Coffee beans add a big dash of fibre to your diet (essential for healthy digestion) and are also jammed with antioxidants, which are thought to help reduce inflammation and mitigate risks of developing certain cardiovascular conditions.

The natural oils within the seed are also linked to cognitive performance - which you might expect if you need a cup of Proper Strong to get going in the morning!

We get that we might be biased in favour of coffee, so check out this article about the Evidence-Based Health Benefits if you're not convinced.

The caveat is that if you have any underlying conditions or feel tempted to eat a whole bag of beans in one sitting, it might not be such a good thing.

Coffee consumption in large quantities isn't recommended for kids, pregnant or breastfeeding people, or folks with some health indicators that mean caffeine isn't their friend, per the National Library of Medicine.

If none of those applies, you're golden - but you might get heartburn if you get stuck into your coffee beans too enthusiastically.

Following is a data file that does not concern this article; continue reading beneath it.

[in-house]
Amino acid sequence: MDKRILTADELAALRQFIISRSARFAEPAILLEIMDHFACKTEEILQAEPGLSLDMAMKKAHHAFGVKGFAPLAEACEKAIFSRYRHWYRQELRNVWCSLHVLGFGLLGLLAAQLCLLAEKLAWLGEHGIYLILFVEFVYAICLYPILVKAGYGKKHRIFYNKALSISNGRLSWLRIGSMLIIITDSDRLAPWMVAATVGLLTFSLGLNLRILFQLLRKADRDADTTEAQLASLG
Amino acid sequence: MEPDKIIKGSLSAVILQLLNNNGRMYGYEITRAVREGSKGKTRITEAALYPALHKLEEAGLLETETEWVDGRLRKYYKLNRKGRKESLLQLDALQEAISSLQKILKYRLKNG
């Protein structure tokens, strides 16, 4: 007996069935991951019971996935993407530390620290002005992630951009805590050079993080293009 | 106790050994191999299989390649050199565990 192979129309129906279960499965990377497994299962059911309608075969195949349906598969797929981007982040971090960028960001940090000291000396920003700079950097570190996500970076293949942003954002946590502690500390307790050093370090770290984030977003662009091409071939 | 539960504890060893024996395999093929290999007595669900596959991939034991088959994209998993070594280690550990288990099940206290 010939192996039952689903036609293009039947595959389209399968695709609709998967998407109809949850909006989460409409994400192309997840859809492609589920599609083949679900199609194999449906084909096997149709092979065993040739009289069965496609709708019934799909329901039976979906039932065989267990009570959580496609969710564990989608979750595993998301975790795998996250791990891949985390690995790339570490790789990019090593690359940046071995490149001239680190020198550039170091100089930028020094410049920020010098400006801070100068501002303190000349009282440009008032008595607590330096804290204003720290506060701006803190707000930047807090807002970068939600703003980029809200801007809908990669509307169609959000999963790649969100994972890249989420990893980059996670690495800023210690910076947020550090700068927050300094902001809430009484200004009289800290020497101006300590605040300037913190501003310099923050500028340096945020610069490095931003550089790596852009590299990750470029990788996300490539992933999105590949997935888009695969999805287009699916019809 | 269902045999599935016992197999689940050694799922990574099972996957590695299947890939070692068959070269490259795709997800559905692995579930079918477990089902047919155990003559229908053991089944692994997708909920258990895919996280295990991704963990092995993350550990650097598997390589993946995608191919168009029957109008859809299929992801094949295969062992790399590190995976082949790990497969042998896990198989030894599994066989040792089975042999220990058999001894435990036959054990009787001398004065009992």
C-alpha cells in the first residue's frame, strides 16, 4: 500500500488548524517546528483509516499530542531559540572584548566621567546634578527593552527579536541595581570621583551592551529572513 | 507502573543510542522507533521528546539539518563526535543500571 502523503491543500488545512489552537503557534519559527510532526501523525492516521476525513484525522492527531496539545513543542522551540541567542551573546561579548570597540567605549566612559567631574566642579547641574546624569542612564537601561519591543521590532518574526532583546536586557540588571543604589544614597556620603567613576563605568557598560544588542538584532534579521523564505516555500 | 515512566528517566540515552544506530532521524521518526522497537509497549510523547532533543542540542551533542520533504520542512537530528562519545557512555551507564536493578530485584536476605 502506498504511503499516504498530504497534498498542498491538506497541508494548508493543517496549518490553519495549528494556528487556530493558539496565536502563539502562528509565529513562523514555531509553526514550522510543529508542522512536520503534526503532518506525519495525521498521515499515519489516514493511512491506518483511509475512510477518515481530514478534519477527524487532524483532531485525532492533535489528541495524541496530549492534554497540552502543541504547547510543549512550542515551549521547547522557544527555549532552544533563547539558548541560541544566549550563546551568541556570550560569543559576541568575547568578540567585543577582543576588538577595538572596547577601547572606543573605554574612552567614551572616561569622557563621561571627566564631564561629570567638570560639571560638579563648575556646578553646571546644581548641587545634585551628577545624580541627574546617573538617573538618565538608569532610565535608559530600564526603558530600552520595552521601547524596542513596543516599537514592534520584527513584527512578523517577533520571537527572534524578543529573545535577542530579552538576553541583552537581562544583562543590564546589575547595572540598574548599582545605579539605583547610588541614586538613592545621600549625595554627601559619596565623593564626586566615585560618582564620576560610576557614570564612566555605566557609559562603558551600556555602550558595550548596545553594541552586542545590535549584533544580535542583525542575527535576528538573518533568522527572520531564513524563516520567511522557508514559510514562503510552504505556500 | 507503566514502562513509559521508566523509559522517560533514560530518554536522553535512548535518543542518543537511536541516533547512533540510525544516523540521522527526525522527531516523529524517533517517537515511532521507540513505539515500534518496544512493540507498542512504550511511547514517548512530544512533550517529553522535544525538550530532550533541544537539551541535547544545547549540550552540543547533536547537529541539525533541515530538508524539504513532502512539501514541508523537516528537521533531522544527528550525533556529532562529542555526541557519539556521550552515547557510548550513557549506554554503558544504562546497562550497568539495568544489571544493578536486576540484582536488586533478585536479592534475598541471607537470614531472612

Do You Get the Same Caffeine Content From Eating Coffee Beans?

Nope - eating coffee beans delivers more caffeine because the coffee is more potent and concentrated.

If you were to eat a big handful of 28 beans, you'd get the same effect as drinking three and a half cups of strong black coffee.

That's because brewed coffee washes out a bit of the grounds when you filter the coffee with water, whereas eating a whole bean means you get 100% of the caffeine content.

Therefore, if you're sensitive to caffeine, limit yourself to a few beans at a time.

Three Ways to Eat Coffee Beans

So, you're doubtless dying to try this unusual snack!

First, let's talk about bean prep. You can eat your coffee beans straight from the bag or whip up your own batch of chocolate beans - this recipe from In the Kitch works through all the steps.

It's as simple as melting your chosen chocolate, adding the beans, and setting them in the freezer, so a quick and easy option if you're short on time.

For the more adventurous coffee lovers, we like these ideas:

  • Choc Chip Coffee Cookies: made with finely ground coffee and an optional cup of toasted nuts or cherries for extra oomph!